• Discuss your Crohn's with your significant other: Pain, drug side effects, bathroom trips and more can all put a damper on intimacy. Make sure your partner is aware of your fears, concerns and self consciousness- so that he or she knows it's not their fault you feel less than eager. Hopefully together you can work through it and handle any bumps along the way.
  • Know where the washrooms are: Most Crohn's sufferers do this by instinct. Mentally map out the locations of washrooms when you go to a new place. Avoid places that have no washroom facilities, and bring some anti-diarrhea medication with you at all times.
  • Keep a couple personal travel wipes with you: You can often find these hygienic wipes marketed to women, but guys- trust me you'll love 'em too. It's nice to feel fresh when needed, especially before some impromptu intimacy.
  • Keep your medical information in your wallet: Write down your Crohn's diagnosis, current medications, recent surgeries, doctor and emergency contact numbers along with any allergies, and keep it in your wallet. You never know when it may be needed.
  • Keep your medical records organized: File the drug information printouts you get from the pharmacy. Write notes after each doctor visit and record everything they told you. Keep a little diary of your treatments, tests and symptoms. Write down all your doctor and drug information and a list of questions for your next doctor visit. Having all this information at hand can be so important- it's easy to forget what each doctor tells you- but having it written down can give you peace of mind.
When you are first diagnosed and in the middle of a painful flareup, it's easy to start asking "why is my body doing this to me?", and to start feeling like you're at war with yourself. Don't get trapped into this outlook. You body is your vehicle for your life and it's the only one you've got. It's trying it's best to fight off the problem, but just can't do it. Take care of your body as well as you can- if you smoke, get some help to quit. If you drink, cut back or stop completely. Get what little exercise you can manage, and eat healthy foods that don't trigger your symptoms.

Learn to listen to what your body is telling you. We get constant signals from our bodies telling us when we are thirsty, hungry, tired or sore. Telling us when certain foods disagree with us or when we feel the urge to get up and get moving. Our bodies tell us when they are full, and when they are hurting. Somehow, society has created a trend where we ignore what our bodies are telling us. We keep eating when we're full, we stay up when we're tired. You know what I'm talking about. Learn to pay attention to your body's signals, feelings and appearance; so you can know what's normal for you, so you can recognize symptoms earlier.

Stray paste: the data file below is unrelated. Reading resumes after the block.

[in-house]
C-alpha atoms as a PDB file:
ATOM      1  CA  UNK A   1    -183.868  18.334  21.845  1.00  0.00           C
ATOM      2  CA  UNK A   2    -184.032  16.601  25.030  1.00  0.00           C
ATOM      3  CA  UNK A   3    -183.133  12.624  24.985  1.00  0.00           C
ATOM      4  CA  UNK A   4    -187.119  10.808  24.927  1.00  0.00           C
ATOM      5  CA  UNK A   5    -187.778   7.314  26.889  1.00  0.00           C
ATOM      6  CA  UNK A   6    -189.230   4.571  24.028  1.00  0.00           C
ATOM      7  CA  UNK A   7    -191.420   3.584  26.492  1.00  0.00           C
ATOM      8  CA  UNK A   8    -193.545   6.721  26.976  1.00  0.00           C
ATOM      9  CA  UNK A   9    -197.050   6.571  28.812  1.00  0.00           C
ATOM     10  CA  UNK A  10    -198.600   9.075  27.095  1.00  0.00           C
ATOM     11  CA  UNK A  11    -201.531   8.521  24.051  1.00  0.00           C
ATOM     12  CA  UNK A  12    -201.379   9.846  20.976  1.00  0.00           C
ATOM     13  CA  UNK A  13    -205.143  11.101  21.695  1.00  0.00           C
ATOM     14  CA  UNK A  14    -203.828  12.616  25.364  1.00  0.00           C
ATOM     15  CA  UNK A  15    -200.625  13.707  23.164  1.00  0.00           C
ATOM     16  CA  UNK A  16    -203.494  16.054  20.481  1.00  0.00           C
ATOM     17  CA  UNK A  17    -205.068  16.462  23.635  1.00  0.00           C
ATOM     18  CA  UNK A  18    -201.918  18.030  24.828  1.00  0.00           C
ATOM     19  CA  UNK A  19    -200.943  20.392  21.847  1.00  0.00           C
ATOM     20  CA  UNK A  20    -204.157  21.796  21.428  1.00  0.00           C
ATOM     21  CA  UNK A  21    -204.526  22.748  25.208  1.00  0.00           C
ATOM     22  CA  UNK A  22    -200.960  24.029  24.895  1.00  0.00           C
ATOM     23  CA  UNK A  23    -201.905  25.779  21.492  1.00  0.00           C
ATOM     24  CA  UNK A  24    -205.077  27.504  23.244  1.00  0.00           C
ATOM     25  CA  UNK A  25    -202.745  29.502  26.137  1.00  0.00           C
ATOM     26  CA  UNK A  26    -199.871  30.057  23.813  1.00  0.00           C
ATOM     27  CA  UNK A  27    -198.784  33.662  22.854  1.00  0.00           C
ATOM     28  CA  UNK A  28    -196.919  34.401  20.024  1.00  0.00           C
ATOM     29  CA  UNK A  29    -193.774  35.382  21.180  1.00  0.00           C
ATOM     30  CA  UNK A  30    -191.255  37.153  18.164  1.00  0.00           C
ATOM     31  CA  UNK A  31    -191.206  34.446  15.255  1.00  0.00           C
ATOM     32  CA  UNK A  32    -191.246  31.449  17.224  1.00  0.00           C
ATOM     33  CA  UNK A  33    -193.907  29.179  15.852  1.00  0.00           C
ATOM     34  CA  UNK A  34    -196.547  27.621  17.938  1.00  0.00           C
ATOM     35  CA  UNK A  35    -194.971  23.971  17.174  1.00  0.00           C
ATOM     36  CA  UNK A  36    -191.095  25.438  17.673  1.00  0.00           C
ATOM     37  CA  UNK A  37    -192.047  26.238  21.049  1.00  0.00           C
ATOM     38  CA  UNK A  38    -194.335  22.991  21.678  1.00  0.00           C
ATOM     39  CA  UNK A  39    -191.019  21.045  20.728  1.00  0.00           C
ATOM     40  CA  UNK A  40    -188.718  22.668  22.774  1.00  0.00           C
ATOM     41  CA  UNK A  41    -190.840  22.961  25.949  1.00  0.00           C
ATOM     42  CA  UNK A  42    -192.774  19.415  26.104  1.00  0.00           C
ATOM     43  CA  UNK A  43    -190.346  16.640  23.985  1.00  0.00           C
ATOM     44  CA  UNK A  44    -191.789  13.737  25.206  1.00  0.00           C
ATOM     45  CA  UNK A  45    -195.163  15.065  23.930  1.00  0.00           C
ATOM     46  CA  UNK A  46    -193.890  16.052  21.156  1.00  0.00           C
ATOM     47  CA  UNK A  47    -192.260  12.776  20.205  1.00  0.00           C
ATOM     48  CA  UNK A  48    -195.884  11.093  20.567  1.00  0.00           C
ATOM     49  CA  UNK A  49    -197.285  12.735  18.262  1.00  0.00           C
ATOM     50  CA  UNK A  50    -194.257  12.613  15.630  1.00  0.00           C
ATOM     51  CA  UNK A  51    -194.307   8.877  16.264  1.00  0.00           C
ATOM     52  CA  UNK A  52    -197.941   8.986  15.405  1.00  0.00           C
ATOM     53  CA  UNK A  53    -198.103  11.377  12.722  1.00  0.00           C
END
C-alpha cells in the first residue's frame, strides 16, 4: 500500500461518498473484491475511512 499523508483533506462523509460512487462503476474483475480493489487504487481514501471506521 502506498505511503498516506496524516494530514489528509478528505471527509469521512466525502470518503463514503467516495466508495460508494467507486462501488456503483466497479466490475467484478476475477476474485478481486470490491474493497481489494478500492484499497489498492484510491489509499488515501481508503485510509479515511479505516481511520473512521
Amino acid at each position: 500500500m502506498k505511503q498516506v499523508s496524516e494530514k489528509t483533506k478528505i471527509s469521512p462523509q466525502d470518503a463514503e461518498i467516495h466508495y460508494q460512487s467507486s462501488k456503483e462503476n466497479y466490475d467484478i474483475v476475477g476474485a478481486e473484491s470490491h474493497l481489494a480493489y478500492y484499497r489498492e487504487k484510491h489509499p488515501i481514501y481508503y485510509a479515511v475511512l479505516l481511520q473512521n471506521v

Our digestive systems might be having a rough time- but don't forget that the rest of your body needs to be taken care of too. In addition to treating your body right... don't forget to spoil yourself once in a while. Maybe that means a nice long bath or an extra nap. Or maybe a manicure or a massage. Whatever you're going through, don't let it become a battle with your body which can lead to a slippery slope of self-loathing. Remember that it's not all bad and that with careful attention to your physical well-being, your Crohn's can be managed and you can live a full life.

Do you have other tips to add to this list? Feel free to comment or send me your own tips. Stay tuned for the next segment in this series.

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Question: How do you count visitors to your blog?

Do any other bloggers out there know if there's a way to view how many visits you get to your blog? An add-on or setting or something? Just curious. Comments are a poor way to guesstimate.